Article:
Colleague Raheem Yaseer, coordinator of international exchange programs in UNO’s Office of International Studies and Programs, said, “I think he’s received better than any ambassador or any foreign delegation official.  He’s in good standing wherever he goes in Afghanistan.”

Yaseer, who supervised Gouttierre in Afghanistan, came to America in 1988 at the urging of Gouttierre, for whom he now works.  A political exile, Yaseer is part of a small cohesive Afghan community in Nebraska whose hub is UNO’s Center for Afghanistan Studies.  The center, which houses the largest collection of materials on Afghanistan in the Western Hemisphere, provides a link to the Afghans’ shared homeland.

Aside from his fluency in native dialects, his knowledge of Islamic traditions and sensitivity to Afghan culture, Gouttierre also knows many of the principals involved in the current war.  It’s the kind of background that gives him instant access and credibility.

“I don’t think there’s any question about that,” Gouttierre said.  “The Afghans have a phrase that translates, ‘The first time you meet, you’re friends.  The second time you meet, you’re brothers.’  And Afghans really live by that – unless you poison that relationship.”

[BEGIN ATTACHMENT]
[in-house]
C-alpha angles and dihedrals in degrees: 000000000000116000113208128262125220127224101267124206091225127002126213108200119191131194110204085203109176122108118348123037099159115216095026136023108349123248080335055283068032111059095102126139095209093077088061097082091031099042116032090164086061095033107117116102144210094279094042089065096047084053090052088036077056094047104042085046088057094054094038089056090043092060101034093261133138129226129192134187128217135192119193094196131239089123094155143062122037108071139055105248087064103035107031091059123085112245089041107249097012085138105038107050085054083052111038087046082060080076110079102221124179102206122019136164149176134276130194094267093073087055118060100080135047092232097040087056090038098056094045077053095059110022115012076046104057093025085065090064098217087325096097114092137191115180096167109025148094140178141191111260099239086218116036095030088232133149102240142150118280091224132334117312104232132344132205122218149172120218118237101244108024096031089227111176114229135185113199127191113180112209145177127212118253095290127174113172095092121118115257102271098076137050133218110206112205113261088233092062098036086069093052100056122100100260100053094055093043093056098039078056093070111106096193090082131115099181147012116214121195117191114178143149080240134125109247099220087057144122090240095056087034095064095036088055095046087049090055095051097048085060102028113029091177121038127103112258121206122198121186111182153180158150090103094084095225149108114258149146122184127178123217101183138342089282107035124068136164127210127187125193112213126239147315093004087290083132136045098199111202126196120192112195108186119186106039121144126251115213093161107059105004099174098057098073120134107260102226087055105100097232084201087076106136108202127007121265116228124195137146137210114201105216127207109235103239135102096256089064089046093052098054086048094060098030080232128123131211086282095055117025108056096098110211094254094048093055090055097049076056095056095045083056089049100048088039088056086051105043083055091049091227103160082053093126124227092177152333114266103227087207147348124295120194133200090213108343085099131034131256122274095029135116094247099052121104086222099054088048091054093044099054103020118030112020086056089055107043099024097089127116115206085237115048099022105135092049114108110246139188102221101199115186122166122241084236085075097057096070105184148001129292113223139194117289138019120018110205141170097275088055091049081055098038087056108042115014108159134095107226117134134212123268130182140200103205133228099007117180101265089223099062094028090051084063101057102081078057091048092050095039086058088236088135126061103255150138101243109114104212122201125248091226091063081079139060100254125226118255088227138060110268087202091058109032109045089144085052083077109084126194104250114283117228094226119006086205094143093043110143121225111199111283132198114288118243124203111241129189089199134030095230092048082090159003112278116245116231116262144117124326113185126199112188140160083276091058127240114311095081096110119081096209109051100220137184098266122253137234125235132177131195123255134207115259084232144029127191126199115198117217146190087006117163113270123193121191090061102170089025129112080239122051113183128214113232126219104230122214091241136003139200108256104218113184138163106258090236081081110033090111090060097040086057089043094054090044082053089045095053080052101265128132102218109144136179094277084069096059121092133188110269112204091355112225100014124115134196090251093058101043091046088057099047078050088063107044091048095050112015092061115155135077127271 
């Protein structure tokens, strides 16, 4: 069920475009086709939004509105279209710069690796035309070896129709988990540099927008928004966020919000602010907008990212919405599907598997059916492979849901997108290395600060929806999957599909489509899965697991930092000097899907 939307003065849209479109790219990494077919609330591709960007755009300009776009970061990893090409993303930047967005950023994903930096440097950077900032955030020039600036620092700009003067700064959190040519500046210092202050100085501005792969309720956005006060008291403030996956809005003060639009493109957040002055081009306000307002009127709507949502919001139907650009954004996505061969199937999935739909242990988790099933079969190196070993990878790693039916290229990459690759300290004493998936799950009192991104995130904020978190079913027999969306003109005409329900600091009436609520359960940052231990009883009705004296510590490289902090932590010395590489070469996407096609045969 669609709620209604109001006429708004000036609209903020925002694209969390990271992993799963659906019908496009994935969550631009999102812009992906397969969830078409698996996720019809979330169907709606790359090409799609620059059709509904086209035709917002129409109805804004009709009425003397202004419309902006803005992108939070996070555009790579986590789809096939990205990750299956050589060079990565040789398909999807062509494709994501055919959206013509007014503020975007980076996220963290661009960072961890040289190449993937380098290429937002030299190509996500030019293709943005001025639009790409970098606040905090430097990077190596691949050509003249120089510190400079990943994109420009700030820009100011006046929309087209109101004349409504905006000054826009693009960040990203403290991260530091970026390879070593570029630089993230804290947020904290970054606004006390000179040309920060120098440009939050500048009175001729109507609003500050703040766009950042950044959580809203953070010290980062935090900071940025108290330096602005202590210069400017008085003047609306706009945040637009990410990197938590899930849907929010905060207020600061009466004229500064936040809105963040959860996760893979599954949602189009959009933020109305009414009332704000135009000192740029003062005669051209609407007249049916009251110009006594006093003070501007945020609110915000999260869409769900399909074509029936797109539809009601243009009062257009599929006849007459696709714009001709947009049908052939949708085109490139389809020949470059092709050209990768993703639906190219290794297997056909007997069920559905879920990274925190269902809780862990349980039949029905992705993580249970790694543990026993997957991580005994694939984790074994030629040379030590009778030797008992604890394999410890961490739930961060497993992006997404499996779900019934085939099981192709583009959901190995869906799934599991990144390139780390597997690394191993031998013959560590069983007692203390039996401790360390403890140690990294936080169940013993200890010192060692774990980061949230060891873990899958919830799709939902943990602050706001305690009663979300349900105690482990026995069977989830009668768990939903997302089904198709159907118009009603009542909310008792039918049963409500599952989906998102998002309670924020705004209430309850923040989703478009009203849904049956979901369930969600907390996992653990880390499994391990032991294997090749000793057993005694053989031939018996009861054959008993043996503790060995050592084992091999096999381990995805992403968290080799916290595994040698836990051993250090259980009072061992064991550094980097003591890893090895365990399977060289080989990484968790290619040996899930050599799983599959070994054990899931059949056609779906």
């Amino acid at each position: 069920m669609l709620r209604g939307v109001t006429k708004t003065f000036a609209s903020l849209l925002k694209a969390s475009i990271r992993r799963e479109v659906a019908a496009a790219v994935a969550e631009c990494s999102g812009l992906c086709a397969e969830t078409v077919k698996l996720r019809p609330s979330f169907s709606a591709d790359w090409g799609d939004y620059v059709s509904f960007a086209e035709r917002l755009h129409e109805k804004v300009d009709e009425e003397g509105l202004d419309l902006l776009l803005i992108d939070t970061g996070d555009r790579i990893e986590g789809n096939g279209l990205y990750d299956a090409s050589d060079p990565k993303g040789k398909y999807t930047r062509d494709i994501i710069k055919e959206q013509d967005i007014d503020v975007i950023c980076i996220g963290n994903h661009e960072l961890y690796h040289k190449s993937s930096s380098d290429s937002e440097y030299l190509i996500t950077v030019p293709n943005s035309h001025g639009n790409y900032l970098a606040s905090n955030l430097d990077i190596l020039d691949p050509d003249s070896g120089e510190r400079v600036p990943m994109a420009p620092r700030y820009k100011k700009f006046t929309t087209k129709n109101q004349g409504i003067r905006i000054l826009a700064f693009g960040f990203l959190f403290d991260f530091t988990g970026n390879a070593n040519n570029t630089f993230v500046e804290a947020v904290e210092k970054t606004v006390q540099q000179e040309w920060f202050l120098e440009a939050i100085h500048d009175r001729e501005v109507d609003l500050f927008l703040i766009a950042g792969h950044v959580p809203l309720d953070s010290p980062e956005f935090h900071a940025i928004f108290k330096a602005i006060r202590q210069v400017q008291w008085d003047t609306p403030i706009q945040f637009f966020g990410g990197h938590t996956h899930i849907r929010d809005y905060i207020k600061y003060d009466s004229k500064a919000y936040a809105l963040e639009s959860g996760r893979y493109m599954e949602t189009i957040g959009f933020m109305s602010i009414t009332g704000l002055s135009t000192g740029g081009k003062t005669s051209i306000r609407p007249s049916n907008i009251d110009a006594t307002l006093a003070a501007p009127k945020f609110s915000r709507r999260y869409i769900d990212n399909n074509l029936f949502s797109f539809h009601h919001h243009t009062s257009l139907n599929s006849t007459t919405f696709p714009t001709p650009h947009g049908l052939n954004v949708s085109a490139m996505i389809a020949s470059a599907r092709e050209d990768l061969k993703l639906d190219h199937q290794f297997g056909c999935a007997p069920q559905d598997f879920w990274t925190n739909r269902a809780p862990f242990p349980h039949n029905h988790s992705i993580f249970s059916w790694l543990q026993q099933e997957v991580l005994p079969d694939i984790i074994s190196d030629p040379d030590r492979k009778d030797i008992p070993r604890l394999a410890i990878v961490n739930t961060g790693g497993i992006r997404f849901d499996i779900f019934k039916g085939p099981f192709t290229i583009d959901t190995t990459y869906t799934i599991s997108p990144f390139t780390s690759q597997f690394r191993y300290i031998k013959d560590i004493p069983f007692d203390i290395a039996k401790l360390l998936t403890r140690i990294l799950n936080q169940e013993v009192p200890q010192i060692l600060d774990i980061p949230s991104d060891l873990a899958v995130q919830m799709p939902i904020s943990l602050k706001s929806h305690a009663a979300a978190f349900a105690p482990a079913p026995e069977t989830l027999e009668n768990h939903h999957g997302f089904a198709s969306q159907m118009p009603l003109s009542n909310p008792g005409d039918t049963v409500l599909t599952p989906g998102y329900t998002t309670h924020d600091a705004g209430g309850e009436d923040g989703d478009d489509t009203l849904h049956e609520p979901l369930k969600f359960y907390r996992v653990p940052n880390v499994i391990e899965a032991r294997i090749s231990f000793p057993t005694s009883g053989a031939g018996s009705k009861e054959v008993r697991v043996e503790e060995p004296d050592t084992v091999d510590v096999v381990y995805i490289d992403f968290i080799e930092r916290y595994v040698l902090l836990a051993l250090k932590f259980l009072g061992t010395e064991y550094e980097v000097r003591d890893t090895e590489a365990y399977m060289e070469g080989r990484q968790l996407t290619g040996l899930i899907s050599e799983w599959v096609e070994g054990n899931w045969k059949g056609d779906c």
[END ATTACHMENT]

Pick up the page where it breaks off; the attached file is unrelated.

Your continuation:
Thomas Gouttierre greeting an Afghani girl


According to Yaseer, Gouttierre’s “developed a skill for penetrating deep into the culture and traditions of the people and places he visits.  He’s able to put everything in a cultural context, which is rare.”

It’s what enables Gouttierre to see the subtle shadings of Afghanistan under its fabled veil of bravado.  “When people around the world wonder why the Afghans are still fighting, they don’t realize that a society’s social infrastructure and fabric is very fragile,” said Gouttierre.  “They don’t realize what it means to go through a war as devastating as that which the Afghans experienced with the Soviet Union – when well over a million people were killed and much of the traditional resources and strengths of the country were destroyed.  When the Soviets left, the Afghans tried to cobble together any kind of government and they were unsuccessful.

“Now they’re trying to put this social-political Humpty-Dumpty back together again, and its just very difficult.”

Under Gouttierre’s leadership the center has been a linchpin in U.S.-U.N. efforts to stabilize and rebuild Afghanistan and has served as a vital conduit between Afghans living inside and outside the country and agencies working on the myriad problems facing it.  With nearby Peshawar, Pakistan as a base, the center has operated training and education programs in the embattled country, including a new program training adults in skills needed to work on planned oil and gas pipelines.